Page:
Yesternight as the clock struck 12 ,some Gay couples across England and Wales tied the knot and said “I Do”as the law authorising Gay marriage came into effect at midnight was passed . Several gay couples vying to claim the title of being the first to be married by trying to time it perfectly so their vows were said just seconds after the clock struck 12. 29th of March 2014 will be a day that wont be forgotten in a hurry in England and Wales as “Freedom” for Partnership was passed.
The first Gay couples to tie the knot were Islington couple Peter McGraith and David Cabreza
In Brighton on England’s south coast, Neil Allard and Andrew Wale exchanged vows and rings in the opulent splendour of the Royal Pavilion in front of about 100 guests.
Wearing velvet-collared three-piece suits with white flowers in their buttonholes, the smiling couple of seven years hugged and kissed after they became “husband and husband”. They were among several couples bidding to be first to take advantage of last year’s Marriage (Gay Couples) Act by holding midnight weddings. “We are very happy this day has come finally. It’s very exciting,” said Wale, a 49-year-old theatre director. Emerging out into the crisp night air after the ceremony, they were stunned to be greeted by hundreds of cheering supporters.
Prime Minister David Cameron hailed what he said was an “important moment for our country”, and a rainbow flag flew above government offices in London in celebration.
Peter McGraith and David Cabreza, who have been together for 17 years, tied the knot at Islington Town Hall, north London, just moments after midnight struck. Ahead of their ceremony, Mr McGraith said: “We are thrilled to be getting married. It is a mark of significant social progress in the UK that the legal distinction between gay and straight relationships has been removed. “Very few countries afford their gay and lesbian citizens equal marriage rights and we believe that this change in law will bring hope and strength to gay men and lesbians in Nigeria, Uganda, Russia, India and elsewhere, who lack basic equality and are being criminalised for their orientation.”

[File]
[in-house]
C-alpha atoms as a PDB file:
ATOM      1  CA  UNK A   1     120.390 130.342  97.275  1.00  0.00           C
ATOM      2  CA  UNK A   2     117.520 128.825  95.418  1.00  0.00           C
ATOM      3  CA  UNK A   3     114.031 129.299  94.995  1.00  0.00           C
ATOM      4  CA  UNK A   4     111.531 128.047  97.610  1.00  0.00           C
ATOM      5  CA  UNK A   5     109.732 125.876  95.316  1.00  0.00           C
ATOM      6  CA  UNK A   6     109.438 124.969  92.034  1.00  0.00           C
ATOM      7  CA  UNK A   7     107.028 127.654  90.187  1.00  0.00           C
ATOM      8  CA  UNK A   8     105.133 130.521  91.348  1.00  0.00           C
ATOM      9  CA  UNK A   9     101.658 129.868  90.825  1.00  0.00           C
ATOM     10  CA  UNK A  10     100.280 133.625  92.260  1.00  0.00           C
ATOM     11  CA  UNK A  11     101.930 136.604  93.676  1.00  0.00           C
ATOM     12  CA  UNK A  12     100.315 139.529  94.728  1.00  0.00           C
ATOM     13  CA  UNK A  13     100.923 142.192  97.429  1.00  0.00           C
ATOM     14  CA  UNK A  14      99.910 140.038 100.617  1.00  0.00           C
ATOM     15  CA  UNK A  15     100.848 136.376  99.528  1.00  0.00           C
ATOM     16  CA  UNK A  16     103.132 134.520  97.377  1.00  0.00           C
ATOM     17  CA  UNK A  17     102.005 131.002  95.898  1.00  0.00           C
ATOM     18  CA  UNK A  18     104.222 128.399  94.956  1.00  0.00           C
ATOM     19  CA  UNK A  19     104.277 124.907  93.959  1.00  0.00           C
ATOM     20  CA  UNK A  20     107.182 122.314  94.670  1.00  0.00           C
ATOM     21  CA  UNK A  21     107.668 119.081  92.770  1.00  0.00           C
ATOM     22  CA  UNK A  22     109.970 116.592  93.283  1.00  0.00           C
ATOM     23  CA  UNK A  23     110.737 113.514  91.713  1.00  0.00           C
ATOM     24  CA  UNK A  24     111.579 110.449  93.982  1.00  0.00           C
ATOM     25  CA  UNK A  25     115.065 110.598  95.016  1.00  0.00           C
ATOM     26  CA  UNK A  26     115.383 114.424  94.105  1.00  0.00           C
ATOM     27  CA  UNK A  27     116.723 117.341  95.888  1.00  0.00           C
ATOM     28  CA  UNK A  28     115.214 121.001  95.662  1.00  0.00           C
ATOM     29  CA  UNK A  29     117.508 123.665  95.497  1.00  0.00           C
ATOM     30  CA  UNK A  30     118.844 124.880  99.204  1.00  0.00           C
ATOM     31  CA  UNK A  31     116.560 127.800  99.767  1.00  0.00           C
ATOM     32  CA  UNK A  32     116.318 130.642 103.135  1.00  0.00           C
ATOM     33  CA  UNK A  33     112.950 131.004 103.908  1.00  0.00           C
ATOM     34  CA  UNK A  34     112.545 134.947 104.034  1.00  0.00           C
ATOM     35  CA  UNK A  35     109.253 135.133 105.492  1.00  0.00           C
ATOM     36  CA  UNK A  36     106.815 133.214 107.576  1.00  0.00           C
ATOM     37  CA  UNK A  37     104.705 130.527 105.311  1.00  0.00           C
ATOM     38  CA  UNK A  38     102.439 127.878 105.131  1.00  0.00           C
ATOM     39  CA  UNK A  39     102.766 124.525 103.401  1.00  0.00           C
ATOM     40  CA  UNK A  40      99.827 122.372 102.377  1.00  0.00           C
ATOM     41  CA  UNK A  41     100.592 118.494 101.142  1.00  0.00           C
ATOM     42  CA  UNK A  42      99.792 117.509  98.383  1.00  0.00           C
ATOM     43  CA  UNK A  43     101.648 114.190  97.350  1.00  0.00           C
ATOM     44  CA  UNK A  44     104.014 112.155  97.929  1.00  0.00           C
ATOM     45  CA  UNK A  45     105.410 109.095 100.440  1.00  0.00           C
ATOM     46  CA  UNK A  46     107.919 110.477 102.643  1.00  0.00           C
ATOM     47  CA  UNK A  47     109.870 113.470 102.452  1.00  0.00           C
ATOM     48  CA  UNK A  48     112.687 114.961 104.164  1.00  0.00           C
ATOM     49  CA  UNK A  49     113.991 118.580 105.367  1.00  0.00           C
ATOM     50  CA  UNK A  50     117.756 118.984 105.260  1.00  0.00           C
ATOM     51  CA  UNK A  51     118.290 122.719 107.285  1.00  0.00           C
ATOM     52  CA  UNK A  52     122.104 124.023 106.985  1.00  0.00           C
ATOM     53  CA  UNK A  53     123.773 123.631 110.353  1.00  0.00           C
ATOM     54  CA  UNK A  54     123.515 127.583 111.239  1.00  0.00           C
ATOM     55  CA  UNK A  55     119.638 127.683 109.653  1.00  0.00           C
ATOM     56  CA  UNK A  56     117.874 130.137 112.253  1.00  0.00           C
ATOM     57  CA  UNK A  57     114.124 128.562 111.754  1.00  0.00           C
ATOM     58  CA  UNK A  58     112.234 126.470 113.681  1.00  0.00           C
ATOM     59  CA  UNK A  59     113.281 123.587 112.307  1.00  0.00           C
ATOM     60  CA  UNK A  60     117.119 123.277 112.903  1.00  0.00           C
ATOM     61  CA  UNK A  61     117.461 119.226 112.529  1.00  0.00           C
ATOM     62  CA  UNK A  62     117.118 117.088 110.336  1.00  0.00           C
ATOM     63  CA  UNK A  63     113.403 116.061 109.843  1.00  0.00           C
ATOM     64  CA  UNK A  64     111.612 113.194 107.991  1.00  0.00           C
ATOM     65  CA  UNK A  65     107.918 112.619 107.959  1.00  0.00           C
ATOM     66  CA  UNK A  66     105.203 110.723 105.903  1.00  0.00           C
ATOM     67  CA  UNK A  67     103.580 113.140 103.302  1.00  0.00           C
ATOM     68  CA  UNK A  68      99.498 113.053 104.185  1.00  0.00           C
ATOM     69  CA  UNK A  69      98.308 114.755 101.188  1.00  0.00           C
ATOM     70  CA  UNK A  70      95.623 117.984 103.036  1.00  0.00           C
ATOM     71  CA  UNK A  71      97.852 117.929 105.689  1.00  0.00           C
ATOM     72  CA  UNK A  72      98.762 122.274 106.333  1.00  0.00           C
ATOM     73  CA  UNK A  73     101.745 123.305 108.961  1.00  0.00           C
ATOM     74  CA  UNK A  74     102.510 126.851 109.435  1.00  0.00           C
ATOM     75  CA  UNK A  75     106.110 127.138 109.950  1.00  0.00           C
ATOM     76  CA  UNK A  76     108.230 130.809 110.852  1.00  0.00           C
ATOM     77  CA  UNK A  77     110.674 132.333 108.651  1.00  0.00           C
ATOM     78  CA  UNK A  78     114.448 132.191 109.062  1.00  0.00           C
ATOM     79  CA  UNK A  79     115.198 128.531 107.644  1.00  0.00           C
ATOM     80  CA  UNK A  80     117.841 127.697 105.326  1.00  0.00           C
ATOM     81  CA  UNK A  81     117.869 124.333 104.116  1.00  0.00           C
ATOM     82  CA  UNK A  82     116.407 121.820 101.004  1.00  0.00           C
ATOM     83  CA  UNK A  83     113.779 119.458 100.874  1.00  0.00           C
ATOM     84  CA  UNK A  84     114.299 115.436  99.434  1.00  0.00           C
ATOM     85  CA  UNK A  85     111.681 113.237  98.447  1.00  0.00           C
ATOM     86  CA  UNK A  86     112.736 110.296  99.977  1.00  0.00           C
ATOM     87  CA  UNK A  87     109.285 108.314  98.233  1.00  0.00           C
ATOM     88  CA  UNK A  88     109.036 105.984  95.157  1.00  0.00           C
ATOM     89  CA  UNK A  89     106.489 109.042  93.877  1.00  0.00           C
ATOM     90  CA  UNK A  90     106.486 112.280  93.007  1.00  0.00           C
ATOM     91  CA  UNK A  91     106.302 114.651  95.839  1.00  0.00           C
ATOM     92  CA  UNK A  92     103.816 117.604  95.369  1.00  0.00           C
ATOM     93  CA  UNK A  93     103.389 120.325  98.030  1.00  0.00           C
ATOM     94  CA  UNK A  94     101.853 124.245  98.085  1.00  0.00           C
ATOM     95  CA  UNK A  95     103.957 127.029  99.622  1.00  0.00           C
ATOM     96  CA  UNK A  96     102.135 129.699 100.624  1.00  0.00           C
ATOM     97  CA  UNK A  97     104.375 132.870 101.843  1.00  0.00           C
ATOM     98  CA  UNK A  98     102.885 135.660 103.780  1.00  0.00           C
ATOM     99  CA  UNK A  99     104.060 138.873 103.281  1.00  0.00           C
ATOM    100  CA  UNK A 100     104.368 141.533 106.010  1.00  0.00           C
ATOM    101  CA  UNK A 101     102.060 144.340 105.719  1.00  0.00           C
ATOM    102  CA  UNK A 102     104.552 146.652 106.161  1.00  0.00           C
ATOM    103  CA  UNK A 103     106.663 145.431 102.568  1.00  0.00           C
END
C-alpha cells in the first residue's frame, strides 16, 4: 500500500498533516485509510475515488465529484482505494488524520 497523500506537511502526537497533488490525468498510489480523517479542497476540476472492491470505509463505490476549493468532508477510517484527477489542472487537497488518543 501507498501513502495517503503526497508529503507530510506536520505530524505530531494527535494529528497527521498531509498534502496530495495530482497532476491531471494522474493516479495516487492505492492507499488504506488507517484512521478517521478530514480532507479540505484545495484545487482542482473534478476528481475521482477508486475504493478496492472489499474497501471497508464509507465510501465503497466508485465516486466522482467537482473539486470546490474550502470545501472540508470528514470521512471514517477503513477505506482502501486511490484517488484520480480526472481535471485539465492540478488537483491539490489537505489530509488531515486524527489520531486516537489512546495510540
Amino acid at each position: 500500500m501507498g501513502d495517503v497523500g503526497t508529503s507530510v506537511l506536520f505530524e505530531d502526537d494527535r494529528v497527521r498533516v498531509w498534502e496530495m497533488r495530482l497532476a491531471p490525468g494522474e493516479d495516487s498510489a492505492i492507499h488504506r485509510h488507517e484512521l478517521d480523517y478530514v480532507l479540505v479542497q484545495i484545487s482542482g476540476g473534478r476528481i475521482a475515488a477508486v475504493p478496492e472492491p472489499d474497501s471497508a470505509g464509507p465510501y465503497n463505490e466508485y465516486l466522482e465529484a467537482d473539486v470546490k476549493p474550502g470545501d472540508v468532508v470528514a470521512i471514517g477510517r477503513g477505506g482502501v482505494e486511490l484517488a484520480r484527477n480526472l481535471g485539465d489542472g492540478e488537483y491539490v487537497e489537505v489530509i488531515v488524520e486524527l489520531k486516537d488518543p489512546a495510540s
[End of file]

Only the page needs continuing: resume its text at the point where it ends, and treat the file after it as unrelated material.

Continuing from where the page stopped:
After watching the ceremony, campaigner Peter Tatchell told Sky News there was still more to be done. “We need to keep up the battle to insure that all lesbian, gay, bisexual and transgendered people in this country and around the world have equal human rights,” he said. “We didn’t want to get married until it was a marriage that my mum and dad could have,” said Teresa Millward, 37, who will wed her her long-term girlfriend on Saturday.
The gay marriage law is the final victory in a long battle stretching back to the decriminalisation of homosexuality in England in 1967. Cameron backed the change despite strong opposition from members of his Conservative party and the established Church of England. “This weekend is an important moment for our country,” the prime minister wrote in an article for Pink News. “Put simply, in Britain it will no longer matter whether you are straight or gay — the state will recognise your relationship as equal.- Still resistance – Not all attitudes have changed.
A poll for BBC radio said 20 percent of British adults would turn down an invitation to a same-sex wedding. However, the survey also found 68 percent agreed gay marriage should be permitted, with 26 percent opposing it.
The Church of England had opposed same-sex marriage, insisting weddings should only take place between a man and a woman, and secured an exemption from the new law. The House of Bishops last month also warned clergy they should not bless married gay couples. But Archbishop of Canterbury Justin Welby, the leader of the world’s 80 million Anglicans, said the Church had accepted the new law and would continue to demonstrate “the love of Christ for every human being”.
Peter McGraith and David Cabreza, who have been together for 17 years, also married shortly after midnight in front of friends and their two adopted sons in London. They hope their wedding will send out a message to places like Nigeria, Uganda and Russia where the idea of gay marriage is a distant dream. While 15 countries have legalised gay marriage and another three allow it in some areas, homosexuals remain persecuted in many parts of the world. “There’s a lot of gay men and lesbians around the world who are not invited to the party,” McGraith, a clothing designer, told AFP ahead of the big day. Same-sex couples who were married abroad are now recognised under the new law, although only in England and Wales. Scotland, which has devolved powers, is expected to introduce gay marriage later this year, while the British-controlled province of Northern Ireland remains deeply divided on the issue and has no plans to change the law there.